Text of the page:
“That work gave me an amazing insight,” he recalls. “Yizhar tried to do something very deep. He was a Zionist, of course, he served as a member of the Knesset; he was in the Palmach [prestate military strike force]. But as a writer, he dived deep into the tragedy in order to tell us that the Israelis created their own ‘Jews.’ He describes the Palestinians in the same way that the Jews were described in Europe. So now the Jews have Jews of their own. That is a wonderful insight.
“This year,” he continues, “when I taught the novella, we talked about how literature can go beyond – not in the sense that it can be controversial, but in the deep way in which it can give us the essence of things, and Yizhar gave us the essence. Not because he told about the Israeli atrocities, which everyone knows about (or at least we do, having experienced them), but in the sense that the whole concept was to create the Jews’ Jews. It shows us that literature can take us, even without the author’s intention, into the deep essential areas, in a way that political, sociological or anthropological interpretation cannot. That is why literature is important, and in that sense is transformative.”
There is, Khoury says, a big difference between Israeli literature and Arabic literature: “There is something in Palestinian literature that no one has noticed. In 1969, Ghassan Kanafani published a novella titled ‘Returning to Haifa.’ At the time, he was a member of George Habash’s Popular Front for the Liberation of Palestine. Because of that he was murdered by the Israelis [Kanafani was killed after a bomb was planted on his car in July 1972, a month or so after the Lod airport massacre] – that is clear now, because the Israelis have already admitted it.”
The writer goes on to point out that one of the characters in the novella is a Jewish woman named Miriam, a Holocaust survivor, who is portrayed in detail.
“Mahmoud Darwish, too, has a Jewish character named Rita, who is a human being,” he continues. “That shows us how the Palestinians, though they are victims, have tried to open up to the ‘other’ and understand him. Not to accept, but to understand. They will never accept; they will compromise, but they will not accept.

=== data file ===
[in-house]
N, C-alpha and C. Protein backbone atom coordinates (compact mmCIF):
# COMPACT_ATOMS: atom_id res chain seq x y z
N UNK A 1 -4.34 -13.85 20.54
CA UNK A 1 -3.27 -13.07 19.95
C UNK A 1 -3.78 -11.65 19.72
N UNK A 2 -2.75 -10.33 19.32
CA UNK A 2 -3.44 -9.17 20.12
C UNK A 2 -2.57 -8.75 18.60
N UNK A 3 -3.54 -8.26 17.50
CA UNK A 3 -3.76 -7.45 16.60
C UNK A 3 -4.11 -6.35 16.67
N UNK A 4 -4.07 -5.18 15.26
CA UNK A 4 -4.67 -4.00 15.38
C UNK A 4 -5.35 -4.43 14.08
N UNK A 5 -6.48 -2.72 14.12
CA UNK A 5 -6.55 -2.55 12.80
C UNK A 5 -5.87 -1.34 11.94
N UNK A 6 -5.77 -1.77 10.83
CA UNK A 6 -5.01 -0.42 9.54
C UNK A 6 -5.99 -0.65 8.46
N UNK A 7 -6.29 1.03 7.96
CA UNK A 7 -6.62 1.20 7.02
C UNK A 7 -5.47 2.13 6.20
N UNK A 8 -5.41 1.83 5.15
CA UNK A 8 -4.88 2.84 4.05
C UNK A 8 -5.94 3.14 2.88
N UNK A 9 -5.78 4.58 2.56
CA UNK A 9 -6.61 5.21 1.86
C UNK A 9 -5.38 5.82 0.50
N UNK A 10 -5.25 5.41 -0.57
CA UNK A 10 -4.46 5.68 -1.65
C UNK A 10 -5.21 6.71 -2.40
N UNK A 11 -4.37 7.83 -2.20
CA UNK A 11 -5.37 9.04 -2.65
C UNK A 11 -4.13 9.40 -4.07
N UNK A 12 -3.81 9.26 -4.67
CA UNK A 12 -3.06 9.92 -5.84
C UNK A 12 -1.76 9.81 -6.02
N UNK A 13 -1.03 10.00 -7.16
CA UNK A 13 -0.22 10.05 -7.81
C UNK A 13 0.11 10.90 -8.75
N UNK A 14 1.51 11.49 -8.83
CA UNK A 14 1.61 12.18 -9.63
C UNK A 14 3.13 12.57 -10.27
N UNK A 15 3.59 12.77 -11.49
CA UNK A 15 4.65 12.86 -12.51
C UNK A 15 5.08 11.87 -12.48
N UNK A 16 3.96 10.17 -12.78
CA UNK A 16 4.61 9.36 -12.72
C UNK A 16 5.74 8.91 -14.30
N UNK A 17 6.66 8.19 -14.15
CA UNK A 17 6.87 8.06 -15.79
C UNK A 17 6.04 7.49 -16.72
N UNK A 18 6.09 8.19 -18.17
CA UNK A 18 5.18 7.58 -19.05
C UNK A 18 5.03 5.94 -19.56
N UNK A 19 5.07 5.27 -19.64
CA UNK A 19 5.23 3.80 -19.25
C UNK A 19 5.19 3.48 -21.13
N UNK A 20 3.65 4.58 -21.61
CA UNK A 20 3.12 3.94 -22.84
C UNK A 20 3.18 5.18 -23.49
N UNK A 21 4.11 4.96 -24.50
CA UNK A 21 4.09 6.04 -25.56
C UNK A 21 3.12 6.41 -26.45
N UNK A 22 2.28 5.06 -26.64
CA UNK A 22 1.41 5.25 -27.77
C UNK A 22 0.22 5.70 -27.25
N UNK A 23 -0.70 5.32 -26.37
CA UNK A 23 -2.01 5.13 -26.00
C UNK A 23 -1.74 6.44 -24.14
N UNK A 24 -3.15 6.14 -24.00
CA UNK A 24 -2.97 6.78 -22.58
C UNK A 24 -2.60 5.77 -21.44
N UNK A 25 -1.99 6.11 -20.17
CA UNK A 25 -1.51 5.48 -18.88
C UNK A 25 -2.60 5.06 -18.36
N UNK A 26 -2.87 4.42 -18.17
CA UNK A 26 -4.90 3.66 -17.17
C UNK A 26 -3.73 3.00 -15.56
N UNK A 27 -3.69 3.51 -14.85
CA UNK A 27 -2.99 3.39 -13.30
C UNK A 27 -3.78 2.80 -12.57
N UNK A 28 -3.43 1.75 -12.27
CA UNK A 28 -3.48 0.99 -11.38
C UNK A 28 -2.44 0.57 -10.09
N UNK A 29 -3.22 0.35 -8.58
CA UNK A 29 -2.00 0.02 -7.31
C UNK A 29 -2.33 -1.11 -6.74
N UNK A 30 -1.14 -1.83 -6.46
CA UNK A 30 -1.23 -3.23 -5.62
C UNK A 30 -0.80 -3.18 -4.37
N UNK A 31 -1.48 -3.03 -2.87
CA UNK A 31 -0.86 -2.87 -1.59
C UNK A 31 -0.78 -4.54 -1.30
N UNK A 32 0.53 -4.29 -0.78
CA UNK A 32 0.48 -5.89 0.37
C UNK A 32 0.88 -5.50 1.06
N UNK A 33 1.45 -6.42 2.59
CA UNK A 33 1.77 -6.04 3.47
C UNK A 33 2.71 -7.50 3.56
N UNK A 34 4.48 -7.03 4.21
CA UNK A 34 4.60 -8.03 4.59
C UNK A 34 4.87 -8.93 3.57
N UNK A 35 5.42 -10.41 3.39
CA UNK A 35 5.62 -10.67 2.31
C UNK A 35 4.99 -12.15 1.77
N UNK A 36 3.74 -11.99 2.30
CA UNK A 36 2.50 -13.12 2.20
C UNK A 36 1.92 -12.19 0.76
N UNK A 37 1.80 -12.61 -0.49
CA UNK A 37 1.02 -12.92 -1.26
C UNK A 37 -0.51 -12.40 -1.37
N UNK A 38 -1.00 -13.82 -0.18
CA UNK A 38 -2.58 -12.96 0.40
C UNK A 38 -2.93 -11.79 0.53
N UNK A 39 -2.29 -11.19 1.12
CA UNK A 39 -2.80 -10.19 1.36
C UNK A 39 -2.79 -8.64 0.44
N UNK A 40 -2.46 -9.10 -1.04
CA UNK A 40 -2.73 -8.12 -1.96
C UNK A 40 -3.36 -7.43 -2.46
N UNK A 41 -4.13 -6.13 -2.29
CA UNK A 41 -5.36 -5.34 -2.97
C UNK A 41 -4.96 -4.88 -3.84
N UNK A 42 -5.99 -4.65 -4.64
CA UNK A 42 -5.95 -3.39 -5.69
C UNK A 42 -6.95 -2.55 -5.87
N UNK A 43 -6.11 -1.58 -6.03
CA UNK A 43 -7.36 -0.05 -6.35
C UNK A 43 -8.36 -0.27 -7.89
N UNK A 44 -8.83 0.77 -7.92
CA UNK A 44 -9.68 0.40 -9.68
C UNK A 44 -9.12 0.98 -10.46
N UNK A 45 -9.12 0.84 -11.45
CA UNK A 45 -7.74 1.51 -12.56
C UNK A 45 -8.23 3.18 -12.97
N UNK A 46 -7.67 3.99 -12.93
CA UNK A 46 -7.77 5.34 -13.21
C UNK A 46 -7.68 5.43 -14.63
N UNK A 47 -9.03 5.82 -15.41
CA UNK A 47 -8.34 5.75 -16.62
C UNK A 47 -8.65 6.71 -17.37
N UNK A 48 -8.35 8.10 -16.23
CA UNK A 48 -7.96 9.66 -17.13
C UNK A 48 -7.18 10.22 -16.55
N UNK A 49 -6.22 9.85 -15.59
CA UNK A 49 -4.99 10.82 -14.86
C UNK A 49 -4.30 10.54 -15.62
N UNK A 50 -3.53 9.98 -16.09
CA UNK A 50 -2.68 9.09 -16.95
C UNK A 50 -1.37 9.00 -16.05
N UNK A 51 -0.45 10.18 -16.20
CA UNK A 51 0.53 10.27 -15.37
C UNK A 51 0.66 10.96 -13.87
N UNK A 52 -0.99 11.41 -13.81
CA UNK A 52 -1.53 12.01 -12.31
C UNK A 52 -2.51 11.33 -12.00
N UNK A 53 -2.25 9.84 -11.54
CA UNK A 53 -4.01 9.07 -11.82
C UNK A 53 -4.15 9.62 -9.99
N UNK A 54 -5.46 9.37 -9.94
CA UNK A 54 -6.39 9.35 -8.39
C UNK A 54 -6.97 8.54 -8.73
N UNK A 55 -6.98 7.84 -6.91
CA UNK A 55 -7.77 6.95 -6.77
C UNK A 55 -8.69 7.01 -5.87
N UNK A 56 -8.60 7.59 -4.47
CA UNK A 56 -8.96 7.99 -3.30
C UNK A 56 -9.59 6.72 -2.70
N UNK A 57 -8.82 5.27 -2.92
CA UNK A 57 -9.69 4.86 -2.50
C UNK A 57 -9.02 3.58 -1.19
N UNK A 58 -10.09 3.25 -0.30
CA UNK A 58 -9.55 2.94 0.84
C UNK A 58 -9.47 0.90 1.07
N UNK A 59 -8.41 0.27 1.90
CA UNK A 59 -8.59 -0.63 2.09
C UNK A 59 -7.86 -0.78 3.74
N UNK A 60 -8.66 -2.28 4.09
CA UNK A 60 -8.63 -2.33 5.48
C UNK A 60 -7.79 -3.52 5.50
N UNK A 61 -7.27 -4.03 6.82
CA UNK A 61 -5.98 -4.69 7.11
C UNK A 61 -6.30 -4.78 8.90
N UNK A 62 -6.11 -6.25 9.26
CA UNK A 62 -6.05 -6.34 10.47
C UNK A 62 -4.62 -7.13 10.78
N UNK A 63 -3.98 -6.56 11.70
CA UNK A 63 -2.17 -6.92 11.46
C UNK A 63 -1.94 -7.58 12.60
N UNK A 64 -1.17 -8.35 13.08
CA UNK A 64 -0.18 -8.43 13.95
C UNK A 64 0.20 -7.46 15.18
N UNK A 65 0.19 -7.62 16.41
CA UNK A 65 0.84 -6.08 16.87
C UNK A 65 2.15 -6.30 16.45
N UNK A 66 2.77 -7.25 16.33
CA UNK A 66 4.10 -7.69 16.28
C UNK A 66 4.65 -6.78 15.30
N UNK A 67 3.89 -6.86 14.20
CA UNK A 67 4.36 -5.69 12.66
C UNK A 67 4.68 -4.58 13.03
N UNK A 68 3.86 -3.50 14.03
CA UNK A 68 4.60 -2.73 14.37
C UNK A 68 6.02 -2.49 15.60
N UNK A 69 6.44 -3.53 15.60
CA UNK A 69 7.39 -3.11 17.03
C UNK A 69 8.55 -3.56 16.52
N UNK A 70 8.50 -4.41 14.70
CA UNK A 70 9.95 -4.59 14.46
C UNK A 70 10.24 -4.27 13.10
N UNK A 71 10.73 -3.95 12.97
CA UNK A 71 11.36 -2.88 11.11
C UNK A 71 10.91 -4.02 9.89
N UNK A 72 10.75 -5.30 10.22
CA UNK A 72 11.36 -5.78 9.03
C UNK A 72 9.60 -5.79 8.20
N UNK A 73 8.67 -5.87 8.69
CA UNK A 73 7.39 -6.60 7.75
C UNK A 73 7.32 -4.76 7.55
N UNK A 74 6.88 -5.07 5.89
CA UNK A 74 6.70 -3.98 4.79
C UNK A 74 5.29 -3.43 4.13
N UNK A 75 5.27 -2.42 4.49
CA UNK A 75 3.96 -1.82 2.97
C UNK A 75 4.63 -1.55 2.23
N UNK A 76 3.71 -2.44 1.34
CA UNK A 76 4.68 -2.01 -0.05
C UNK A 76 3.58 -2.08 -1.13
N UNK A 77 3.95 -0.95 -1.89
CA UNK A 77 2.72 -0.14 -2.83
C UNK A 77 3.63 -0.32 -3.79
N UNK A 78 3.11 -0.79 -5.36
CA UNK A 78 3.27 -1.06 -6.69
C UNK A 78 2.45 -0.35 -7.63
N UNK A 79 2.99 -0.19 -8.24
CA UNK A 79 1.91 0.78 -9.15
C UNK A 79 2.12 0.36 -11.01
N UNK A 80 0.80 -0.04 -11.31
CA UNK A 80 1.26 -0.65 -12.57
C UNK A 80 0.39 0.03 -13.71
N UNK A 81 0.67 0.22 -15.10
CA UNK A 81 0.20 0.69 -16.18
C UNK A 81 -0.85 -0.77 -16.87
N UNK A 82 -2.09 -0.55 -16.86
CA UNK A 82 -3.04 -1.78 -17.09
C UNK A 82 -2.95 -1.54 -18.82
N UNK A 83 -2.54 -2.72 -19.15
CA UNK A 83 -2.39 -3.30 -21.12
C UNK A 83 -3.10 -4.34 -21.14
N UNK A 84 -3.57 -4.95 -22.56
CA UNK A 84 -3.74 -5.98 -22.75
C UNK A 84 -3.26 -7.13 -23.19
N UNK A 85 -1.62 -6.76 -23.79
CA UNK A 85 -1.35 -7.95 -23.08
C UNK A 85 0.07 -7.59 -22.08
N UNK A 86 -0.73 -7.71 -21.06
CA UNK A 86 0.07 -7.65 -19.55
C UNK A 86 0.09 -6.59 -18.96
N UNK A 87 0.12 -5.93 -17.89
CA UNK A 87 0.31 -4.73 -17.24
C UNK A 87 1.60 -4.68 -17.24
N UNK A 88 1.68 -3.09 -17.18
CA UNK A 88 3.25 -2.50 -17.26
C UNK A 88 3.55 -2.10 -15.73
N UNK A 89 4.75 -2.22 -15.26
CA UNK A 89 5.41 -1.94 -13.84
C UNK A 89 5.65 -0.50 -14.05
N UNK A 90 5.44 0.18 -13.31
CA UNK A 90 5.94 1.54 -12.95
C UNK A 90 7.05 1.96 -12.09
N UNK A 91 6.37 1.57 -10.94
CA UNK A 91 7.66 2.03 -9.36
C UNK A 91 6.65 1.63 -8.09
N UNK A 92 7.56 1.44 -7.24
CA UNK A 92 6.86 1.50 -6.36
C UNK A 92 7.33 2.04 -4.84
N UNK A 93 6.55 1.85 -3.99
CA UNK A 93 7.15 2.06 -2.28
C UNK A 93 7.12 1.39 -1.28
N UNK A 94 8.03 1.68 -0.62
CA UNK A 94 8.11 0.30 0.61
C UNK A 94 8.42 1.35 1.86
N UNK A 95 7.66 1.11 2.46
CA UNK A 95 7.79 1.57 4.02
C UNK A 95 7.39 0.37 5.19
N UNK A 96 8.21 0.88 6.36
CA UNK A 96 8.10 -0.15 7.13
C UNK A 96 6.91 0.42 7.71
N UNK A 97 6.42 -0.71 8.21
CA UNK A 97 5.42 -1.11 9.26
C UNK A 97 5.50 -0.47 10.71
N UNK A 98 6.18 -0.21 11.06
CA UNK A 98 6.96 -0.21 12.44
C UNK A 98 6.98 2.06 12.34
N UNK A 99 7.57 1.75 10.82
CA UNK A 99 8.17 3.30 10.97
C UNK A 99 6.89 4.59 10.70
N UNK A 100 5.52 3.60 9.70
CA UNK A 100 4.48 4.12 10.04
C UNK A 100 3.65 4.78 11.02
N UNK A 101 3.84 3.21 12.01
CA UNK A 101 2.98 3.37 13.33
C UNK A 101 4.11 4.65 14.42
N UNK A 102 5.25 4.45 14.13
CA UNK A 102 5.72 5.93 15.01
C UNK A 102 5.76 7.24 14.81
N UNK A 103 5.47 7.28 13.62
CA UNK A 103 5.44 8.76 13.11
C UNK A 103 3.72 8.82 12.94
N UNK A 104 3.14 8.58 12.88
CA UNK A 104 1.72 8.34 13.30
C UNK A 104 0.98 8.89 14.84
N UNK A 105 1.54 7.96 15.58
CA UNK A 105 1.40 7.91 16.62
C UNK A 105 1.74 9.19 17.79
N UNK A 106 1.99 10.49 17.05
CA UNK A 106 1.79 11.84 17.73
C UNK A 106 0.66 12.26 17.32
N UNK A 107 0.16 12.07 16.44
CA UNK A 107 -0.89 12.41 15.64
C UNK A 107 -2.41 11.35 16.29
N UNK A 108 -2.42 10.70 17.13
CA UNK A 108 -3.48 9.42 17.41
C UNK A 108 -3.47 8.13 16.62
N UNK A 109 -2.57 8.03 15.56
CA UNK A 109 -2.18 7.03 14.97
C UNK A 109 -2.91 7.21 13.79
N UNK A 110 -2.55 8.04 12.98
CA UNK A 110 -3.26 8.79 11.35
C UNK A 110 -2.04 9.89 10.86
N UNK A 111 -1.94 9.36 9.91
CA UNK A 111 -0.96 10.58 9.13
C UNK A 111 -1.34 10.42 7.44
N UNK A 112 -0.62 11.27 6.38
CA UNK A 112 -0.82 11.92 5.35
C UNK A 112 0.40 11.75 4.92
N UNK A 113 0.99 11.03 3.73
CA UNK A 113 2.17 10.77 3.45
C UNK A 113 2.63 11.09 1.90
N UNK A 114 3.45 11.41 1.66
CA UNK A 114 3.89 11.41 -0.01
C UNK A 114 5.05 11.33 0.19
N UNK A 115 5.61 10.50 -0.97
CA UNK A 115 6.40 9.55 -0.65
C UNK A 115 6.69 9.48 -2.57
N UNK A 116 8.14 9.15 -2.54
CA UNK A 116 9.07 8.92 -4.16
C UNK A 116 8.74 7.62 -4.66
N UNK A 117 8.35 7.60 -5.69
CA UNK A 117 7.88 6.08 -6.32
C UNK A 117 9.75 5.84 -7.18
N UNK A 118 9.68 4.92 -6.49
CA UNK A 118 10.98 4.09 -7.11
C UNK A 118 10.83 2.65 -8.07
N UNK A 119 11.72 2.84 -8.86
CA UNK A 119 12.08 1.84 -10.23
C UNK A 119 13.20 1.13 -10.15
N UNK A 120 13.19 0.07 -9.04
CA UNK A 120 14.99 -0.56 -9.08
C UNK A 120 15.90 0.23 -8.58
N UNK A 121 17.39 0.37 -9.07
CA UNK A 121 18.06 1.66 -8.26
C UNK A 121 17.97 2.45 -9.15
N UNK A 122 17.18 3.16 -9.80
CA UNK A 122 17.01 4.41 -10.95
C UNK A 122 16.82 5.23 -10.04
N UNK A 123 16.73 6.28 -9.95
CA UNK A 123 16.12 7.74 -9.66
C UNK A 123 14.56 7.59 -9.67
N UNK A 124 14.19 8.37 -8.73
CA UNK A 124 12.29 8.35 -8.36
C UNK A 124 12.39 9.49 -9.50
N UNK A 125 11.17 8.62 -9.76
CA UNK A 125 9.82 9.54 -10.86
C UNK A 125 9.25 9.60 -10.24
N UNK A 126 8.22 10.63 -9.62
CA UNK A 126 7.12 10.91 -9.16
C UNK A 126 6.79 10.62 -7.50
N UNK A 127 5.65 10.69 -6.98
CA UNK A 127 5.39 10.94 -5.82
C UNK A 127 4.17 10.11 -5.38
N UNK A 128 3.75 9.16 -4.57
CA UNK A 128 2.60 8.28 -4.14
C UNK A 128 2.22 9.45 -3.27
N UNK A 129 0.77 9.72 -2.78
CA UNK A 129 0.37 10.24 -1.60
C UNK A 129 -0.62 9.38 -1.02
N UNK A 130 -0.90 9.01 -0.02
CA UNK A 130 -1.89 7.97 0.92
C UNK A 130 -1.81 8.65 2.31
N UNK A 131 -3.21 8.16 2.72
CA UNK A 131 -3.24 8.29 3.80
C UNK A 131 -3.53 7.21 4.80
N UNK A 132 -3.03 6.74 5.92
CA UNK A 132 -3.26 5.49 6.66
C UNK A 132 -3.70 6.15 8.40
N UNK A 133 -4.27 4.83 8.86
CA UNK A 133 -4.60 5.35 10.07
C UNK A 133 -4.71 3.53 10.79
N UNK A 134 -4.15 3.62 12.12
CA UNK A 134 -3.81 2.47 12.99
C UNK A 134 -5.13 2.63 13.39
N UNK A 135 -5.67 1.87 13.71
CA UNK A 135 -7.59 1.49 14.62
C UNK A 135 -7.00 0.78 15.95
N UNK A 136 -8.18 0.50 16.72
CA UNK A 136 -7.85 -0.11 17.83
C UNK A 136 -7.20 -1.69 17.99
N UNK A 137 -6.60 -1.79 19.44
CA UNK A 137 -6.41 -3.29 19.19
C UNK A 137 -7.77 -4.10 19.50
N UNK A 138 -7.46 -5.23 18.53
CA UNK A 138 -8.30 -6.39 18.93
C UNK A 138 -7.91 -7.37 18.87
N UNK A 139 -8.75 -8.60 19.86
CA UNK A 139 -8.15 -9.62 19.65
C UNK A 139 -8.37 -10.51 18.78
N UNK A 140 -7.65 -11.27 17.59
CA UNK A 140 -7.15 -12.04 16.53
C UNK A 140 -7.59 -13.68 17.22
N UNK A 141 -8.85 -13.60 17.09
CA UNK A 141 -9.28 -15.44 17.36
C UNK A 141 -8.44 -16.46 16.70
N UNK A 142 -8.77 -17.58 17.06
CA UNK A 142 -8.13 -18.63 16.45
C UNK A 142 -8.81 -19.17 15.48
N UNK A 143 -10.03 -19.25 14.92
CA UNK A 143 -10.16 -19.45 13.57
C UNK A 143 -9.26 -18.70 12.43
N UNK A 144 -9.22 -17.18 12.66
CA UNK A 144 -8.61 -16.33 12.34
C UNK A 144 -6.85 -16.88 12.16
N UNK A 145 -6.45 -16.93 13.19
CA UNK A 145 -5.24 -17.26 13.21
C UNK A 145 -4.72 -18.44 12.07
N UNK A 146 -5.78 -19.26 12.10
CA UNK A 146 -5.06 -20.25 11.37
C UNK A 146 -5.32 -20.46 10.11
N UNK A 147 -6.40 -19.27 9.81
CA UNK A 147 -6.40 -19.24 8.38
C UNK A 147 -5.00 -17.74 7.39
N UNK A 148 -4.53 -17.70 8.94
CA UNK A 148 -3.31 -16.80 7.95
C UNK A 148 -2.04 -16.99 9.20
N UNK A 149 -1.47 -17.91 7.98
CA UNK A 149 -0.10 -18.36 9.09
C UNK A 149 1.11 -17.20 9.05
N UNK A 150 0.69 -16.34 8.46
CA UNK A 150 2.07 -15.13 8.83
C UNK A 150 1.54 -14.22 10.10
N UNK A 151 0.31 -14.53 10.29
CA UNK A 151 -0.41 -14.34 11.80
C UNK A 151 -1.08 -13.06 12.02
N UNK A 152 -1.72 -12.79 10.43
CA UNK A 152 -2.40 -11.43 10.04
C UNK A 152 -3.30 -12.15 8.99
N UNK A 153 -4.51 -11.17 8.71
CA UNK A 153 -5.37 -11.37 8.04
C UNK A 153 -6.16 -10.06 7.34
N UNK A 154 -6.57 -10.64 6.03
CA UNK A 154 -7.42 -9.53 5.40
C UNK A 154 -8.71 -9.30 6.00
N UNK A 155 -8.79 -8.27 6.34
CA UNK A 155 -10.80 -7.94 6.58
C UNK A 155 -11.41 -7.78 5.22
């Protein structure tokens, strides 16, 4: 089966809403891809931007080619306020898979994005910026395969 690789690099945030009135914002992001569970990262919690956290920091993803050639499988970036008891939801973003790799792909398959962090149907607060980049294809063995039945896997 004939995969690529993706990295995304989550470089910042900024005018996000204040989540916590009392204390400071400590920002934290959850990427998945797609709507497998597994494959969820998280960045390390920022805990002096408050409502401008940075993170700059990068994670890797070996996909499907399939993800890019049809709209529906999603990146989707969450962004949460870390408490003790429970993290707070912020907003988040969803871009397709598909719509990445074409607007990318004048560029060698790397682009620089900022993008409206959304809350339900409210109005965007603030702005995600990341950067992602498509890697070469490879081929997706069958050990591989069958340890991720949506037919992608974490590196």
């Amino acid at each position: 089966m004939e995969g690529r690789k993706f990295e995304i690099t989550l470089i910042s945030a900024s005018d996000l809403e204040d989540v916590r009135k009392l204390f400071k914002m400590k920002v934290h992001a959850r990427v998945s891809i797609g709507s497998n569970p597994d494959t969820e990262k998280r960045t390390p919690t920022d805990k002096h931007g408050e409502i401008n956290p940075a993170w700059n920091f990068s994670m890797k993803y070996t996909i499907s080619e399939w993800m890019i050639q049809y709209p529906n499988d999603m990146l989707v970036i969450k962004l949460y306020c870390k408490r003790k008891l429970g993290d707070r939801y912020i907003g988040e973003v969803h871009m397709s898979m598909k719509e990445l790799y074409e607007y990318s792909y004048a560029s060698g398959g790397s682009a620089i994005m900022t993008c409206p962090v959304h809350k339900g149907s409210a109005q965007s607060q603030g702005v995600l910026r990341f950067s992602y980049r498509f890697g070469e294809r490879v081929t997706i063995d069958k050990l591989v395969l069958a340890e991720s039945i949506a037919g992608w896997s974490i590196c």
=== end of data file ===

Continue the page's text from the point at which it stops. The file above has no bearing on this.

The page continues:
“But if you take contemporary Israeli literature, from Amos Oz to A.B. Yehoshua, and even Alon Hilu with his novel ‘The House of Rajani’ – how is the Palestinian represented? Either he doesn’t speak because he is deaf and dumb and exists only in Hannah’s dreams in [Amos Oz’s] ‘My Michael’; or the Palestinians are part of the geography, as in Yizhar, or even for Oz in his short story ‘Nomad and Viper.’ In Yehoshua, the Palestinian is mute or a child, like Na’im in ‘The Lover.’ Even with David Grossman – the most open of the writers – in, say, ‘The Smile of the Lamb,’ the Palestinian is an insane character.
“The truth is that there is no Palestinian. It’s a big question, why there are no Palestinians in Israeli literature, and if there are, they are very marginal, they are a shadow. Whereas in the literature of the victims, all you have to do is read Kanafani and how he writes about Miriam to understand that to be defeated makes you more human.”
‘Colonial relationship between languages’
Prof. Yehouda Shenhav-Shaharabani, who translated “White Masks” into Hebrew from the original Arabic, is well aware that Israelis are turned off by Arabic literature. He bought the book in London, he says, and found that he could not go on reading it without also translating it. In fact, he translated it without knowing whether there would be a publisher, and without knowing whether Khoury would agree to have it published in Hebrew at all. In the meantime, the professor has also completed the translation of another Khoury novel, “The Journey of Little Gandhi,” which will be published in Hebrew next year.
“Since the demise of Yael Lerer’s Andalus publishing house, which undertook the great and important project of translating Arabic literature into Hebrew, Arab writers are not being translated, because no one here is interested in Arabic literature,” Shenhav-Shaharabani says.
“Do you know how many Israeli Jews are fluent in Arabic? Two percent. It’s outrageous! And how many Palestinians in Israel speak Hebrew? Ninety-two percent. What does that say about someone coming to a place and not speaking the language? That you are a tourist, or a chance tenant? It’s not logical. It shows the colonial relationship even between the languages.”
It’s only recently that Shenhav-Shaharabani, who was one of the founders of Keshet Hamizrahi Sephardi Democratic Rainbow – an advocacy group promoting rights of Mizrahim (Jews of Middle Eastern descent) – has been translating from Arabic. He sees this as one way to express his Arab-Jewish identity. His own relationship toward Arabic started out as conflicted, he notes: “In my youth, I absolutely loathed the language, which is what was spoken at home.”
He did not return to Arabic in a serious way until 10 years ago, “and I had to learn it from scratch, including reading and writing.” Now he has another six translations on the way.
“I have come to love Hebrew even more since I started to translate from Arabic,” he notes. “The languages are so close, like twins.”